aka – The Warren Buffett Approach to Creating Real Value When Home Selling
Chapter 1. Desperation is the Mother of Invention
Back in the late 1990s, before I went into real estate, I lived in an incredible home a block from the beach in a quiet residential beach community.
It was my “dream home,” and I literally fell into the opportunity to own it by luck and timing. I could look out the back windows and see wildlife in the Seashore State park nature reserve just behind us. I could look out the front window and see the sun rising over the Atlantic Ocean and waves crashing on the beach. It was a typical beach home, built in the late ‘60s: single floor living. It was surrounded with homes on similar lots, of similar size, and some new luxury homes had been recently built in the last few years, which was a sign of things to come for this quiet residential beach community.
Unfortunately for me, I owned it with my business partner.
We were in the process of negotiating a sale of the company and we had to turn the property to a liquid asset . . . CASH! I called my corporate attorney for a real estate broker referral. Now if you have ever lived in the good ole’ south, you would know that a lot of business is done through this type of professional “good old fashioned” network.
The real estate agent, who was a she, came with an excellent track record, had many plaques and awards attesting to her sales performance, and was with a long standing brokerage in the area, known for listing beach homes. It seemed like a perfect fit. We met at the house to discuss how best to sell it. It was clear she’d done her homework, and she brought sales data from several other homes that had recently sold in the area, as well as information about herself and her company. She’d prepared a comparable market analysis.
(Note: In real estate “speak,” this is called a “CMA” and is a report that uses other similar sold properties to determine market value for the house in question. It is typically prepared by a real estate agent to advise a seller on how to price a home.)
The CMA suggested our house should be listed (more jargon, meaning “put up for sale”) at $595,000. She loved the house, location, amenities, and the off street parking which is a big deal at the beach.
At this point you should understand that we’d recently had a professional appraisal done, for company purposes, which came in at $625,000. So needless to say I was surprised at her suggestion of a price so much lower than the appraisal. Nevertheless, since she was the “expert” and came highly recommended by my attorney, I went with her recommendation.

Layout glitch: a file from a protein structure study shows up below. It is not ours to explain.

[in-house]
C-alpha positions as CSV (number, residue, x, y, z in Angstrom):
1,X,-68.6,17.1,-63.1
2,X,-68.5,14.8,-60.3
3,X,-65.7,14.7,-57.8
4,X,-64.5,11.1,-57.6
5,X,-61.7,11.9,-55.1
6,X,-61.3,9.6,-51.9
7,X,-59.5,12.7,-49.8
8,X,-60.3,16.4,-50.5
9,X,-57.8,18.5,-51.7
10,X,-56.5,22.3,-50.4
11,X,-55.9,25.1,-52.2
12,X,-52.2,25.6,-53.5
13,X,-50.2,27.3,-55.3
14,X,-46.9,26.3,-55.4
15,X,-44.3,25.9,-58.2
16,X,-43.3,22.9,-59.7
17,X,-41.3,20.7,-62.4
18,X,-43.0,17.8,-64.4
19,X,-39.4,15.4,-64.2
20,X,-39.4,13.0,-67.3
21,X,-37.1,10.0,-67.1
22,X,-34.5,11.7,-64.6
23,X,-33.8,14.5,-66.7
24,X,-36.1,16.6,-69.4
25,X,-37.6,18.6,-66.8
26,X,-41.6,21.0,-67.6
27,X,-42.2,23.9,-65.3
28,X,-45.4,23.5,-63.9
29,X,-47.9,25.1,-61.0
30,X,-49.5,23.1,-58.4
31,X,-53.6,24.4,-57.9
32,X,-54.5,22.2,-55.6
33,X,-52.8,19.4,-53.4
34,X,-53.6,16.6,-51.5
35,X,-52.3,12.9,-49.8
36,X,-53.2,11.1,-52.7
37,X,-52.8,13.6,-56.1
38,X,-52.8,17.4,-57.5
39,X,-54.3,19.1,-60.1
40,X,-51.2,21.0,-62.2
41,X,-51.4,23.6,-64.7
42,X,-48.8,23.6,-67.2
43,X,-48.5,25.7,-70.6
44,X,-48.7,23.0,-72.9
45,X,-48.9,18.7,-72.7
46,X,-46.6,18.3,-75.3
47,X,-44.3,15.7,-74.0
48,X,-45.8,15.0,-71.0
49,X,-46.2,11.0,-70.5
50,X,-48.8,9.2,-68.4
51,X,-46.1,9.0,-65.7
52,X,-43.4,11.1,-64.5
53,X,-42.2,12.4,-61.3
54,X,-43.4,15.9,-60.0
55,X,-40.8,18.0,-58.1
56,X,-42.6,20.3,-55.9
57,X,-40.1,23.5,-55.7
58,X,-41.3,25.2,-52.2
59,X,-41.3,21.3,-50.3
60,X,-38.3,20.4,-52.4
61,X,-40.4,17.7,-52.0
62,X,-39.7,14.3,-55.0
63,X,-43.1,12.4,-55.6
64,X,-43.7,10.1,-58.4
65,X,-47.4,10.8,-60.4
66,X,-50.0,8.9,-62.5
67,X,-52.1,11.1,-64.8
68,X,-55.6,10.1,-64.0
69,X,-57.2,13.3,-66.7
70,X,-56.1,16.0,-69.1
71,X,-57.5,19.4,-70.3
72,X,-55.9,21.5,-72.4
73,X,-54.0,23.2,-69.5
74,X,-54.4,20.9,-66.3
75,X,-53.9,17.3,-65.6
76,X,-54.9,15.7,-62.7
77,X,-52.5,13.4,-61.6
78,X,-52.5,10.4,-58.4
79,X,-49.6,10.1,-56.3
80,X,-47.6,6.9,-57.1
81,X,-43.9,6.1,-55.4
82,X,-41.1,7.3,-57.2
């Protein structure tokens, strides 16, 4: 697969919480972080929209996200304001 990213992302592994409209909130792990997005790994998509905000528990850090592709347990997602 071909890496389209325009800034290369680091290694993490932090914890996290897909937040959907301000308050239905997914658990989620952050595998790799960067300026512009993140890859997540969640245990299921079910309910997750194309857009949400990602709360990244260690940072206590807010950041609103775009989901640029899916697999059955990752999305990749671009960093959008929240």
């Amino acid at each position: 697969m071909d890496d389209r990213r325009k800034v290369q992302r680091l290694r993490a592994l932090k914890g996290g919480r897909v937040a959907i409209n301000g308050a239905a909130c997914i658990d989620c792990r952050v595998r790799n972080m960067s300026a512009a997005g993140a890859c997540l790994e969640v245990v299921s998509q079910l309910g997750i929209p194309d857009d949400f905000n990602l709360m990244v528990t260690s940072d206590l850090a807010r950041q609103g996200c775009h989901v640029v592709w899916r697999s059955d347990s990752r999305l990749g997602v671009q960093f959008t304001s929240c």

In addition I had a family member who was a real estate broker in the Philadelphia area. I asked him for his advice on what to do, since her CMA was 30,000 less than our bank appraisal. His advice was to find a good agent and price it accordingly and that sometimes bank appraisals were also incorrect. He said that appraisals were yet another’s qualified professional opinion on value, but a buyer has the final say when it comes to “real value” in the market. I met the advice of the listing agent part of the way, and we agreed to list the home for 605,000. She assured us that even though, we felt that we were taking a 25,000 loss right off the bat, that this was a market price she could confidently sell the home at, without much negotiation.
In hindsight, this was the beginning of the best seller’s market ever.
Well after a month and not a single showing, I called her and asked what was wrong.
She suggested lowering the price to 595,000 since the market “had spoken.” “Do you want to know what the market said?” she asked. I sure did! She told me it had said that we were “over-priced.” Wow! Here we were in what was the beginning of the best seller’s market that this area had ever experienced, with a home priced $30,000 below the appraised value, and we couldn’t even get anyone to schedule a showing. She next suggested “staging the home,” since we had moved out most of our furniture and personal belongings. I asked how much is that going to cost? She deferred and said, “I have an associate of mine who is a professional stager and has a natural gift for this kind of thing. I’ll have her give you a call to discuss her process and fee structure.” I thought to myself, “That sounds expensive!”
I was beginning to get frustrated.
I needed to sell this home to be able to sell the company to my operating partner and her silent partner, but not being a real estate expert, I had to rely on the advice of a professional. I reluctantly lowered the price to $595,000, as she had suggested, and yet another month passed, again without a single showing. Why couldn’t we get anyone to at least look at our home? Was this house a “dog?” HELL NO! It was picture perfect. It was in a prime beach location, in a quiet residential neighborhood, where everyone knows everyone. It was a corner lot, close to the state park and the beach. It had a two car garage, 3 nice sized bedrooms and central air. It has polished oak hardwood floors and a Florida room, deck and hot tub. The floor plan was open and very livable. The updated kitchen was large and spacious with lots of cabinets and Corian countertops. The house was beautiful by anyone’s standards; it was vacant, making it easy to show. But, for some reason, it just wasn’t selling, and I was getting more frustrated by the day.
After a third month with still no strong buyer interest, I asked my agent what she thought we should do.
It came as no surprise that she suggested we have the home professionally staged and lower the price again to 575,000, to attract a fresh crop of buyers (remember that it had been appraised 4 months ago at $625,000). This time however, I balked. I was frustrated. How could she say that we had a price problem when we had only 1 showing of the home? I told her we didn’t have a price problem, we had a traffic problem.